At one point God showed Annette that she and her group were not to perform in the same manner the world did but to perform with love for one another. When they danced they were to dance with the right attitude in their hearts. God told her if they danced His way He would do the blessing and the anointing would come. They had to examine their hearts constantly before they ministered to the people. There were times the women in the group had to forgive each other. They were God’s servants and His instruments; therefore their attitudes had to be pure and holy.
The “law of Christ” referred to in Galatians 6:2 is the law of love, Jesus’ “New” commandment.
God opened many doors for this group of faithful women. Their husbands released them so they could minister overseas and around Australia. They ministered in churches and ran workshops teaching people the joy of worship, how to set their bodies free and to soar in the Spirit. They encouraged the people to move in a fully uninhibited manner and to be free like a child.
Annette indicated there have been several dance groups over the years who have asked her opinion regarding a particular dance they have choreographed. Her question to them has been, “if Jesus was sitting here amongst us, would you perform the dance before Him?” If they are too ashamed to do it before the Lord, “then don’t do it,” she advises. “Anything that doesn’t bring honor and glory to Jesus and takes away from the anointing is of the flesh.”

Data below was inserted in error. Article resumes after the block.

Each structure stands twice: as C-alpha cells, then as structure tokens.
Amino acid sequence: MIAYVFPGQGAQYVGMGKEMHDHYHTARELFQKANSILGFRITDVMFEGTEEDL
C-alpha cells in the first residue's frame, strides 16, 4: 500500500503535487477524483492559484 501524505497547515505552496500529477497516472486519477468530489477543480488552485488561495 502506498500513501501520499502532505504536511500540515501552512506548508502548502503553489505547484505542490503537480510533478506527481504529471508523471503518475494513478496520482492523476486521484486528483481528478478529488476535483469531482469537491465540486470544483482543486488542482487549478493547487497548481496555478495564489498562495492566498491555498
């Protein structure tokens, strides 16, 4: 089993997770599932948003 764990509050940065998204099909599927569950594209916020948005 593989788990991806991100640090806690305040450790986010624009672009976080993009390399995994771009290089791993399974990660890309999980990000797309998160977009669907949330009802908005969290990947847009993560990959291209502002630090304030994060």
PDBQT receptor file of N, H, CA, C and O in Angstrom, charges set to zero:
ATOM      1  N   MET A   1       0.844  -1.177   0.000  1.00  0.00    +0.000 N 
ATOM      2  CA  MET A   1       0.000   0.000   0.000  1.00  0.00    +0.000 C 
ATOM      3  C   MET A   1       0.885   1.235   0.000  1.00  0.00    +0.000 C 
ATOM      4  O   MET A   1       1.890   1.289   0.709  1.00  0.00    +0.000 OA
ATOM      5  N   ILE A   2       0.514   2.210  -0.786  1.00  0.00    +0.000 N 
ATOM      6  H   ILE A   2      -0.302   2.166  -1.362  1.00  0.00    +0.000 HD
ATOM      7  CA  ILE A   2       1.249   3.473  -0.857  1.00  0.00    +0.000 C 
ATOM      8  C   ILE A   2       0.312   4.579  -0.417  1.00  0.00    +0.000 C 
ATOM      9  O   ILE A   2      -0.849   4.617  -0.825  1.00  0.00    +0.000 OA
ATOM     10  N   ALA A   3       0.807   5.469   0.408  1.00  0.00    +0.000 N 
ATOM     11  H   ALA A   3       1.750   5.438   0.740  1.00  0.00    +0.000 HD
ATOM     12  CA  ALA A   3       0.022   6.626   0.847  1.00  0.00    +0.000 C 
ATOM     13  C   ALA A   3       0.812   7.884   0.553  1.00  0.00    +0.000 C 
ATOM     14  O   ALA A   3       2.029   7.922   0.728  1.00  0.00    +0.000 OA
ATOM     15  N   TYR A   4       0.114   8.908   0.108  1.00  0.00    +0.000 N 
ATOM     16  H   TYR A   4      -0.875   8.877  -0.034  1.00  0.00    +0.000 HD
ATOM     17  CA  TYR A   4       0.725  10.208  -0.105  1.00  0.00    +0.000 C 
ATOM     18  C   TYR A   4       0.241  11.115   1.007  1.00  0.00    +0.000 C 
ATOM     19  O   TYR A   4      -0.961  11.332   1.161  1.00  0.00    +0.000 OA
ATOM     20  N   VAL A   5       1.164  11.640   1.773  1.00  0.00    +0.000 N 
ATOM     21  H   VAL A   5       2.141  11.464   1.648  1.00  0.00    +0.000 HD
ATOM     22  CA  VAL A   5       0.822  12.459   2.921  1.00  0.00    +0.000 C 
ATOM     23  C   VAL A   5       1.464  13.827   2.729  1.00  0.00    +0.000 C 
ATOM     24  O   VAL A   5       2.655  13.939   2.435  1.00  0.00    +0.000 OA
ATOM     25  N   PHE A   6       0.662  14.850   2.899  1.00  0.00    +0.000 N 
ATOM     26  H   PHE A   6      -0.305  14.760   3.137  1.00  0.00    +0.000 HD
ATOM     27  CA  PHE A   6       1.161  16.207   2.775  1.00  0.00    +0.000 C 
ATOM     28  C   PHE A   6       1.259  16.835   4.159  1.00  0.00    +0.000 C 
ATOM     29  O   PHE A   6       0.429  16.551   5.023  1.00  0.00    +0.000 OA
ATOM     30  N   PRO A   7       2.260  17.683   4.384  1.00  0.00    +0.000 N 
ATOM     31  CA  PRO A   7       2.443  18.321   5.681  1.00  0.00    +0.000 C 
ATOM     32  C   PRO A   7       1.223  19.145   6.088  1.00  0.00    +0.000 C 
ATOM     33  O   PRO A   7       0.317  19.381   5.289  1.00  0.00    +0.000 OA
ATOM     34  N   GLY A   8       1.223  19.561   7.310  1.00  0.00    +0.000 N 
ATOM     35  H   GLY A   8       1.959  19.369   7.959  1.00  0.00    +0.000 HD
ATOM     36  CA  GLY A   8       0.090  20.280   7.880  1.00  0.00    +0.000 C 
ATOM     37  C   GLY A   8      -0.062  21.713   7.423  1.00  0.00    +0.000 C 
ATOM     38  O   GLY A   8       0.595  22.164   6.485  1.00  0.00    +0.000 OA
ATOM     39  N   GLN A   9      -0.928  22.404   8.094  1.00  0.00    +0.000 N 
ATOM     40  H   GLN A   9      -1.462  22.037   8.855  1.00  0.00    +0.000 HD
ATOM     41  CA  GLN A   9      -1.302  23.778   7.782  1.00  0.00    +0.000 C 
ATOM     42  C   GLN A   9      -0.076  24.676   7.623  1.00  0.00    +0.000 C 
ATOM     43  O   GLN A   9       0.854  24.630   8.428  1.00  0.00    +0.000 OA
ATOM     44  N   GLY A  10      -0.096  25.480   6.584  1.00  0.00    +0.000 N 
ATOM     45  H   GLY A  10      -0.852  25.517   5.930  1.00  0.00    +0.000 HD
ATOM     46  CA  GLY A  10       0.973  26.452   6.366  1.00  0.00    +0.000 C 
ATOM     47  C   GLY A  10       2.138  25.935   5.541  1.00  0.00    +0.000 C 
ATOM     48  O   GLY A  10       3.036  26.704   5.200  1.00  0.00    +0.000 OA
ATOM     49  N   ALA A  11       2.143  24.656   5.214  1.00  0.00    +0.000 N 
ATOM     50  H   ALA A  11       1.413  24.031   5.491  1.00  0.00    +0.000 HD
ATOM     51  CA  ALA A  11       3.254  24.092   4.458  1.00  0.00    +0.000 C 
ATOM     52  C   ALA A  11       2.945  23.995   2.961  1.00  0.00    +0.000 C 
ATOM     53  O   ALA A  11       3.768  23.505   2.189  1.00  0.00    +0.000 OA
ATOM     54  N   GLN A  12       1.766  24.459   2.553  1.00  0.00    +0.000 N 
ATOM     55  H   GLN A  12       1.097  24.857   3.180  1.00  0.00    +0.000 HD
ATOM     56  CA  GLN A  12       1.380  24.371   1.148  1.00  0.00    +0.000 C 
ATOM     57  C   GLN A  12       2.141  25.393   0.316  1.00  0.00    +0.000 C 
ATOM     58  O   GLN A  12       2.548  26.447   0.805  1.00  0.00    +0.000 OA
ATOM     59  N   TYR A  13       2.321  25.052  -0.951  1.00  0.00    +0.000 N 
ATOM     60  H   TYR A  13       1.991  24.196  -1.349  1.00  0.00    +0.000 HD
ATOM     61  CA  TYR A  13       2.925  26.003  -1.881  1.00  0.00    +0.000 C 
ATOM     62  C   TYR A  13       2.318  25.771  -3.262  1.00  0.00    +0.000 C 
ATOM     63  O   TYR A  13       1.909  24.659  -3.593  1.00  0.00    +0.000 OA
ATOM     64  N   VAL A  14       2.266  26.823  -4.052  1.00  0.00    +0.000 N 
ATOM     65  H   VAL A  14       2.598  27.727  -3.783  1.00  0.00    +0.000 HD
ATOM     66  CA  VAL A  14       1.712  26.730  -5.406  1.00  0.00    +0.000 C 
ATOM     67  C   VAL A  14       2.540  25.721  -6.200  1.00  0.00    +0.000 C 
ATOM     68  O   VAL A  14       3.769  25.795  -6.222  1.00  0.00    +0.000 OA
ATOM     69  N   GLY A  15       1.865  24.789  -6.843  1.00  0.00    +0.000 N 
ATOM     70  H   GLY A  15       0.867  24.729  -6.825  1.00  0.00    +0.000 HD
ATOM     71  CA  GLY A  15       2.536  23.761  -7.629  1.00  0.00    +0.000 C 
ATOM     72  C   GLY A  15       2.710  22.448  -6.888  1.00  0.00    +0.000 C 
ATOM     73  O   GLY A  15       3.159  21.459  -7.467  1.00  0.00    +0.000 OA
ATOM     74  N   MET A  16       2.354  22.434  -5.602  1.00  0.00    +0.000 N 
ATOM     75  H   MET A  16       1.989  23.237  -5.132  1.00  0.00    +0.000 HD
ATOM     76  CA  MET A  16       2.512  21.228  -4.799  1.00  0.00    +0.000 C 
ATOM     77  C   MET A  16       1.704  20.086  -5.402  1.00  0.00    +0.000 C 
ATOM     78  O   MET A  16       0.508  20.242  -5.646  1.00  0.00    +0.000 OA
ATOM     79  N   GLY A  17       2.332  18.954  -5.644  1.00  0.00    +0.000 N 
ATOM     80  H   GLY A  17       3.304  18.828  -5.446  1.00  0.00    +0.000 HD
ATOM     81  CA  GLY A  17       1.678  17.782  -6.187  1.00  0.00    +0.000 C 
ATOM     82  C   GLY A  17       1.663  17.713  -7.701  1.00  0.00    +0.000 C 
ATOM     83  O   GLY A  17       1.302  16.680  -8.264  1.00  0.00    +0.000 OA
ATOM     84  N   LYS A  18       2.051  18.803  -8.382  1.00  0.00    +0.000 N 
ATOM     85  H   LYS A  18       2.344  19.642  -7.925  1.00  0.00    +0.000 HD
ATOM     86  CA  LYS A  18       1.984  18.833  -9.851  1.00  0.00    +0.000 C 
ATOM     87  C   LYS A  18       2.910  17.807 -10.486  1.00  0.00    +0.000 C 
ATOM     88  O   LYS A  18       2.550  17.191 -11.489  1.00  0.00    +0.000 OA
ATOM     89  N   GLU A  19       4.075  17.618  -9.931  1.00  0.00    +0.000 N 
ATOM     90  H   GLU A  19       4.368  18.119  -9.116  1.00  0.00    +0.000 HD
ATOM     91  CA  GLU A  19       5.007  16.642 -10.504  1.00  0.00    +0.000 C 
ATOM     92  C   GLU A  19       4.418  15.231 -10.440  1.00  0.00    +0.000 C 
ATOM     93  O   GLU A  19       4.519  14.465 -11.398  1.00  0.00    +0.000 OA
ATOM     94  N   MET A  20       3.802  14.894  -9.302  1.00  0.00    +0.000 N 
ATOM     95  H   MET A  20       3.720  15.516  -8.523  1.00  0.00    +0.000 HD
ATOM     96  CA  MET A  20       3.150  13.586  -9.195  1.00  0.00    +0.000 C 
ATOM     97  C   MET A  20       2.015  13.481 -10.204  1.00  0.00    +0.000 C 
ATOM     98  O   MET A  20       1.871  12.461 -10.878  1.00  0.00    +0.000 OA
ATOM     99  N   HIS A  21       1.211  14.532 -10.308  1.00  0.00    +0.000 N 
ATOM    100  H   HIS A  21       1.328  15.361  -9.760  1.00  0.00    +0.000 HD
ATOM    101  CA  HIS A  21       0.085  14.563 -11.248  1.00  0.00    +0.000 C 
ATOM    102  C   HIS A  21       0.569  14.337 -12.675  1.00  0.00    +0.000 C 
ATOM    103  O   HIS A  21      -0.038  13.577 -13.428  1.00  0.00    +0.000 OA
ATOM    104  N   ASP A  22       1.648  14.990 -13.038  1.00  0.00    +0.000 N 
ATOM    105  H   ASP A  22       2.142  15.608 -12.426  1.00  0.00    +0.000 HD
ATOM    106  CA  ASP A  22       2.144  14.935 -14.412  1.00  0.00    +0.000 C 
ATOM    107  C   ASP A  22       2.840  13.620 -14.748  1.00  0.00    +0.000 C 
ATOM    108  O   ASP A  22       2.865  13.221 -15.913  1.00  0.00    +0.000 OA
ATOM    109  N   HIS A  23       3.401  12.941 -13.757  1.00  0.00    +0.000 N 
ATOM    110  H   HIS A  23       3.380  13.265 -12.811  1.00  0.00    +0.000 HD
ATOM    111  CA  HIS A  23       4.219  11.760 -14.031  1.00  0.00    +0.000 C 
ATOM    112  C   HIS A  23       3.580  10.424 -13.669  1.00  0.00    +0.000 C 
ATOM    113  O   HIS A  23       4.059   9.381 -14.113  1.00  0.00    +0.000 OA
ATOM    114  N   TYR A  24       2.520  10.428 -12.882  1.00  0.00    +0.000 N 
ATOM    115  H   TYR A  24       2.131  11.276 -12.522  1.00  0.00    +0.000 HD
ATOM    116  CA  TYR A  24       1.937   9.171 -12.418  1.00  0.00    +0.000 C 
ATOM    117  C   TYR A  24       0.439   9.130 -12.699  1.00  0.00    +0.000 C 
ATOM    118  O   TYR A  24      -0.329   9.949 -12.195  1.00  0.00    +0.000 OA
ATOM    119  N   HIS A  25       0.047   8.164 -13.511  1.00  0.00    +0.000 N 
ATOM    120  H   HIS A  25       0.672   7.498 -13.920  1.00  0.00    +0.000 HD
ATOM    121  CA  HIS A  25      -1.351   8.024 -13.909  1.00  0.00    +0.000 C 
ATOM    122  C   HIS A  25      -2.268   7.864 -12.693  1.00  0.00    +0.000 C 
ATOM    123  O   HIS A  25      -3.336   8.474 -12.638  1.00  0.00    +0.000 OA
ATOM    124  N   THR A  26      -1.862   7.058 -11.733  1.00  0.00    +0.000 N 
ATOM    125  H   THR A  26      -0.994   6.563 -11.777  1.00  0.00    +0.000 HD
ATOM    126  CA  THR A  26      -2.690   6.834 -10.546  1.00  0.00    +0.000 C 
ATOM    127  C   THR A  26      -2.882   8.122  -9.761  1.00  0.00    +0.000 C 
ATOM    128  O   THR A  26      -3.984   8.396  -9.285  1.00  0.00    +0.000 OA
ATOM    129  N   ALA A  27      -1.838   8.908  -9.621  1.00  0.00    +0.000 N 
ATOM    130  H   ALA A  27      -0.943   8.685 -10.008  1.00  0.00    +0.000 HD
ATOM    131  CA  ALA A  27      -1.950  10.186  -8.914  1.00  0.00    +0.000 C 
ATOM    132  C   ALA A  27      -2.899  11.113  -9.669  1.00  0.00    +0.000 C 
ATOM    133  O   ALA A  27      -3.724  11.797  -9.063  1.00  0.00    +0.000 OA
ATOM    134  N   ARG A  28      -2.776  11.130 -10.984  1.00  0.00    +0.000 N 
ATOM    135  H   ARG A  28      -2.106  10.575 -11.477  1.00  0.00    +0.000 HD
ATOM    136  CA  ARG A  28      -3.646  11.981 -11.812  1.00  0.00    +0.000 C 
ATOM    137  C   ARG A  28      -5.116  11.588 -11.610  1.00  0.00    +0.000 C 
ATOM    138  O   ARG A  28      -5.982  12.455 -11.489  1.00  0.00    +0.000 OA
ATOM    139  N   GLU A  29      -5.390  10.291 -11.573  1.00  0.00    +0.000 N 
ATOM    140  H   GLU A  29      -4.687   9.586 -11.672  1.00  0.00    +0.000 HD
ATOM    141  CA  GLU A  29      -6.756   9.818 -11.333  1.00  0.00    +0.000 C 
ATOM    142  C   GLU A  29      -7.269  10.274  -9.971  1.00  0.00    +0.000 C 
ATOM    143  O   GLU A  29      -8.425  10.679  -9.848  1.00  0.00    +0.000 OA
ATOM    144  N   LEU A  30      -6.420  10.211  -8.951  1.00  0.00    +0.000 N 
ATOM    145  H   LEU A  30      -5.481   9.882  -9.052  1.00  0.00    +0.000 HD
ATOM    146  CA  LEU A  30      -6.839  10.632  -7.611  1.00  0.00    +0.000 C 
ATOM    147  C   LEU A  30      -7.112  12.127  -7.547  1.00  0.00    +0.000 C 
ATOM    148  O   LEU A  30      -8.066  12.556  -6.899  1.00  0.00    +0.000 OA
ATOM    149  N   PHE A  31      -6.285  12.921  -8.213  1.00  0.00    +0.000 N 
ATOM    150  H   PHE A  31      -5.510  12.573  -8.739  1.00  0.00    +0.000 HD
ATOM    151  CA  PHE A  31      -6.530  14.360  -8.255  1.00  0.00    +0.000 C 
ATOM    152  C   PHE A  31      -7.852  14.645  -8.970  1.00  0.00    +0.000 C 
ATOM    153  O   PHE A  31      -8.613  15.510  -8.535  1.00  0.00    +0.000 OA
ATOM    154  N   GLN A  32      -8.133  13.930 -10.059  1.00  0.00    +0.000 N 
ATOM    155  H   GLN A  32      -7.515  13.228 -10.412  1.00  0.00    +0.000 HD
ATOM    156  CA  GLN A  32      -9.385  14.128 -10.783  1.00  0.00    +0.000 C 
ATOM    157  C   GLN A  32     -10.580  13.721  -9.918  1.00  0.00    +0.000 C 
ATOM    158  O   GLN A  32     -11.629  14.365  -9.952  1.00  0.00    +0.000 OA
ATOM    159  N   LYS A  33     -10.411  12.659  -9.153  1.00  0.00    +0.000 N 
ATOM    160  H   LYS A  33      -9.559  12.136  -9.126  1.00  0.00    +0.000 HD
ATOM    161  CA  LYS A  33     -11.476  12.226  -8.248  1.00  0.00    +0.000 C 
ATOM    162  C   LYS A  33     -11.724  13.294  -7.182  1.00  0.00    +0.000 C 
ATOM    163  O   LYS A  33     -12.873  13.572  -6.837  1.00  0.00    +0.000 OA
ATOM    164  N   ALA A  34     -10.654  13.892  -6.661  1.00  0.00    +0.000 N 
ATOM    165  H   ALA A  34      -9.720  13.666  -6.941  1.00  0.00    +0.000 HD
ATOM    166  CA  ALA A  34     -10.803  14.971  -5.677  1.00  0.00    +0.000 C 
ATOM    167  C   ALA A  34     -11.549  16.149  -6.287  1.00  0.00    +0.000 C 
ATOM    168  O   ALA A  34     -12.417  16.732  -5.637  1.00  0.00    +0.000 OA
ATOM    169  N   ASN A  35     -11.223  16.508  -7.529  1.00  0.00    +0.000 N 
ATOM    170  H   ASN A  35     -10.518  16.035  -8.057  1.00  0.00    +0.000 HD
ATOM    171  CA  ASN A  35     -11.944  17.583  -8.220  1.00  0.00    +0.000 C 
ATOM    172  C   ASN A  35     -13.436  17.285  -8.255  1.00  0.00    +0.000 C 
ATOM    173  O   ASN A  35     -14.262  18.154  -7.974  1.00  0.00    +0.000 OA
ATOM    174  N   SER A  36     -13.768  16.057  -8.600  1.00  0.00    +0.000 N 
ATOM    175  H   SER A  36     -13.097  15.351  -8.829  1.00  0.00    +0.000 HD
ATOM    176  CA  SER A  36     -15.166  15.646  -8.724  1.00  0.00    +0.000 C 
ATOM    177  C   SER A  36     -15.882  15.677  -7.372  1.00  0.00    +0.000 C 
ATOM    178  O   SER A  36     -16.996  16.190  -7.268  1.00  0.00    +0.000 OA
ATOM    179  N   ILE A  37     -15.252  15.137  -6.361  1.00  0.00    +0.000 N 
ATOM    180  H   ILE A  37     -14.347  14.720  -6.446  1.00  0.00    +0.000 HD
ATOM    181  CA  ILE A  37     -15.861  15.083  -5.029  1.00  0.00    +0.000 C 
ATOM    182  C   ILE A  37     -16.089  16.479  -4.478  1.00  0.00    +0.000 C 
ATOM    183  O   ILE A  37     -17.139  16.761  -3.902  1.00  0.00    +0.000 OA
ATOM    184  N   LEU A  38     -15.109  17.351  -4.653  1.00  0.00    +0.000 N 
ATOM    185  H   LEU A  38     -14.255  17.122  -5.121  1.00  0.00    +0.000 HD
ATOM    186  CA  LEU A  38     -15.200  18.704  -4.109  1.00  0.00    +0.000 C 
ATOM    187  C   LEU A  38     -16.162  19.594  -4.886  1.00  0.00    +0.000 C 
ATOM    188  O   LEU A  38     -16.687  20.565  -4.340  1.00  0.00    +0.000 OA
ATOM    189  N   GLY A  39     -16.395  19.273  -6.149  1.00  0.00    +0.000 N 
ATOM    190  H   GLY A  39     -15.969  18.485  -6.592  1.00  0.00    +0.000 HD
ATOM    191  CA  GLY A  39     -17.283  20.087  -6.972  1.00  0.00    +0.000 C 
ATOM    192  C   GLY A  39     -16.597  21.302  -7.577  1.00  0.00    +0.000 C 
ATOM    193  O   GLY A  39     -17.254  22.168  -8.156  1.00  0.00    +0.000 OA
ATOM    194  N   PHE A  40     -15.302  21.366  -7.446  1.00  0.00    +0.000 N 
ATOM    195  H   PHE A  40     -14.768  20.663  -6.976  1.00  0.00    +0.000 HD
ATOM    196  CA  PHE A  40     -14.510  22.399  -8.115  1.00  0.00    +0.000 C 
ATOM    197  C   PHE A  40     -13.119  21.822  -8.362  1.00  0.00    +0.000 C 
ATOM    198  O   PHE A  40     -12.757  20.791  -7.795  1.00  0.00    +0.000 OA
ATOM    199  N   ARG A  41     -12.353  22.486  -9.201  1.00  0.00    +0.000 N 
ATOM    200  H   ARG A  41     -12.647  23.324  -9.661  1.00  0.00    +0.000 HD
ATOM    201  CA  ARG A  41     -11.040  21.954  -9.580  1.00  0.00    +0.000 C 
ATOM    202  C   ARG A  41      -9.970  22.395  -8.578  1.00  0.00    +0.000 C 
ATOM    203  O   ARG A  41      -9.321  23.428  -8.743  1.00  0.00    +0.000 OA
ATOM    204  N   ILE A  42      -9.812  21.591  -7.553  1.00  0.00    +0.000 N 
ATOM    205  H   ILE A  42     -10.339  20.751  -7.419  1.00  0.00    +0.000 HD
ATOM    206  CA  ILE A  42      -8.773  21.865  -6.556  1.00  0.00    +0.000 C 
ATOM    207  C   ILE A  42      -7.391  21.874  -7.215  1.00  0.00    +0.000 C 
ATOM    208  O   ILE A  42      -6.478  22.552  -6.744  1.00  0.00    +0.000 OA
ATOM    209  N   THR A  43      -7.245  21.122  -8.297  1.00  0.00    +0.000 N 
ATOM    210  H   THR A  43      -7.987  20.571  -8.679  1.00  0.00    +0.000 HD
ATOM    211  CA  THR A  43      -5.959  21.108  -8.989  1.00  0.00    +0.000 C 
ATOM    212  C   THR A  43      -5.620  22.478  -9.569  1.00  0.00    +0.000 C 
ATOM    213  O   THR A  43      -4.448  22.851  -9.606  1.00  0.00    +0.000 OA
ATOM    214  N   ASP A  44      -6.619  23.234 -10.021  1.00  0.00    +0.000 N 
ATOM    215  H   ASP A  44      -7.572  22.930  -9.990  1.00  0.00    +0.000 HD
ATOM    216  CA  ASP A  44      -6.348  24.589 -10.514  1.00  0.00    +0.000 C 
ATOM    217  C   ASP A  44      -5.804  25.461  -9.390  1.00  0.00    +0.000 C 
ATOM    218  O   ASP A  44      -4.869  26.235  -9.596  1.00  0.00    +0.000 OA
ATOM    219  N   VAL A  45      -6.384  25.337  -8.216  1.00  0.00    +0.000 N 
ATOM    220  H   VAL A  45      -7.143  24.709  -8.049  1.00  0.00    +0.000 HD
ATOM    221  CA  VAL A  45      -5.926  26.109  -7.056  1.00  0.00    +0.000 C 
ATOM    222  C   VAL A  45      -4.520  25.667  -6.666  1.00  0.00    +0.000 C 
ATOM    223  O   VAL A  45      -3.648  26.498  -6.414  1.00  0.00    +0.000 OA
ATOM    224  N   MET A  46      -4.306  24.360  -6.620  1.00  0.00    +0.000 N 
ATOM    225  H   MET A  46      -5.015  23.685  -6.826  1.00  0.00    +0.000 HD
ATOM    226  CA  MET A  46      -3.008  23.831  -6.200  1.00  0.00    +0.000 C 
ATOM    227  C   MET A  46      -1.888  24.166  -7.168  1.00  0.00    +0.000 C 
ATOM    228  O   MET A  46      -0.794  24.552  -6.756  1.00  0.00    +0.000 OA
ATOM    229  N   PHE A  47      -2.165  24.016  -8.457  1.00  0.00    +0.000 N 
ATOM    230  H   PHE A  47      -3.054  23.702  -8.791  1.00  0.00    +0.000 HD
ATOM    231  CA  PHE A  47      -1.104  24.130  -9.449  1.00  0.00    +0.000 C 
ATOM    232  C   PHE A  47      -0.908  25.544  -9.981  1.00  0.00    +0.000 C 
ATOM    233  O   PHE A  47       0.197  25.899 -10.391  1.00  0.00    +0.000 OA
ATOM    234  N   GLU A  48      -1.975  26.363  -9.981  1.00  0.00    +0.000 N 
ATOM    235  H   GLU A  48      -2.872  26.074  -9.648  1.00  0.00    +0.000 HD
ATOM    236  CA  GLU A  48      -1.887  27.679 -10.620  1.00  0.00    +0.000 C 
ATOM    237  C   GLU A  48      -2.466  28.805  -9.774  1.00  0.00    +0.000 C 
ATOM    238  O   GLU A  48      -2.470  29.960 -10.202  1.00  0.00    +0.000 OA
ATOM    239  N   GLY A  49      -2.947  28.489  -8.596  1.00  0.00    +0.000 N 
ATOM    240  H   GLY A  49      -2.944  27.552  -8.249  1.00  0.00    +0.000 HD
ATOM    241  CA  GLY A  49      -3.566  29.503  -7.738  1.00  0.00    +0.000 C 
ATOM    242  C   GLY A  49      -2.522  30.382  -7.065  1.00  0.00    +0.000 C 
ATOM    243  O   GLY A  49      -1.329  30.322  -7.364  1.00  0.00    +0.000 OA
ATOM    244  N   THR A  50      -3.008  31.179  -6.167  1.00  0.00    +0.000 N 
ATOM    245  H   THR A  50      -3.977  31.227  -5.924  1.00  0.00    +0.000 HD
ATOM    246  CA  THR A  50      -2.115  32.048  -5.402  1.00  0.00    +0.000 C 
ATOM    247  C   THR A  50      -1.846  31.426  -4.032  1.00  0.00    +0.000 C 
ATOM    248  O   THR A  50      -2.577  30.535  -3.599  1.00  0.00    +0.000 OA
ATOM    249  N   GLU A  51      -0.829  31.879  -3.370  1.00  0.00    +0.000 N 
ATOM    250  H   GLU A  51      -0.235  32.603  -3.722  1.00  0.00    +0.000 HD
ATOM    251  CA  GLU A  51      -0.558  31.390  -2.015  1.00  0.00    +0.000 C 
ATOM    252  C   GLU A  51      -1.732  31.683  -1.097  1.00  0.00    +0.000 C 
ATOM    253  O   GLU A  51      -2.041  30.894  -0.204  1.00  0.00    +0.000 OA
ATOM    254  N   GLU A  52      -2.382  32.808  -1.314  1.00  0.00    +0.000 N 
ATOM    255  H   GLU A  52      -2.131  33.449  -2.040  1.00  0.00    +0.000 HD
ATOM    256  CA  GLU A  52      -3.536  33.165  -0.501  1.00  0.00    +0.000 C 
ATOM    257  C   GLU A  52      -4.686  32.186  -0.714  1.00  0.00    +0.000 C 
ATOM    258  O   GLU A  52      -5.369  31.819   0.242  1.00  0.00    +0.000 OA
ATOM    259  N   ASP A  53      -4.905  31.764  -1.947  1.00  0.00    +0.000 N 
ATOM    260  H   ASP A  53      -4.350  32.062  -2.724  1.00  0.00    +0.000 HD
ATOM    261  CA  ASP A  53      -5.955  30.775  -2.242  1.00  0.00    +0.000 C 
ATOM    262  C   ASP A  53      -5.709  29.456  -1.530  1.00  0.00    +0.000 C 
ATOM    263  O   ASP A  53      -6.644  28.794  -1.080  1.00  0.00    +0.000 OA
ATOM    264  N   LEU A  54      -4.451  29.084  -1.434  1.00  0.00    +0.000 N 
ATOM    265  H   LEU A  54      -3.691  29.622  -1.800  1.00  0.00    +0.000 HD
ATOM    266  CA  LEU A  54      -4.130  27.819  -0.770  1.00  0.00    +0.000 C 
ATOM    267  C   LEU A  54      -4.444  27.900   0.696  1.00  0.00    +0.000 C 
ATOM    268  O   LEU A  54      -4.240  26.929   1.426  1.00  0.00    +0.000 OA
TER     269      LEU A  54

Dancing before the Lord
Dancing before the Lord is not totally about technique. It’s about having the right attitude in your heart. It’s also about telling a story. The music, words and dance must be united in harmony. Dancing for the Lord is a very unique ministry and the group or soloist must not have any distractions in what they wear such as their costumes, undergarments, hair, makeup, jewelry and even nail polish. Since this is such a visual ministry any distractions can take away from the message the dancers are presenting before the Lord. Color is also very important to the dance. Annette explained that God would always give her the colors to be used in the costumes, such as fabrics, ribbons, tabards and sashes.
"Then Miriam the prophet, Aaron’s sister, took a tambourine and led all the women as they played their tambourines and danced." (Exodus 15:20 NTL)
God has made us and we can move in harmony with His physical laws. “I love to dance because it’s the next thing to being able to fly,” Annette said. “He gives life, freedom, healing, release, joy, peace, resulting in an overflowing of praise and gratitude in His goodness and love. God, our heavenly Father is the author and creator of all things. As we yield our bodies and hearts to God who is love, we experience a ‘flow’, a grace in movement, a gracefulness in body, a graciousness in heart – God’s love flowing through us, the body and its movement are the prime tools that work toward the awareness and the unity of self.”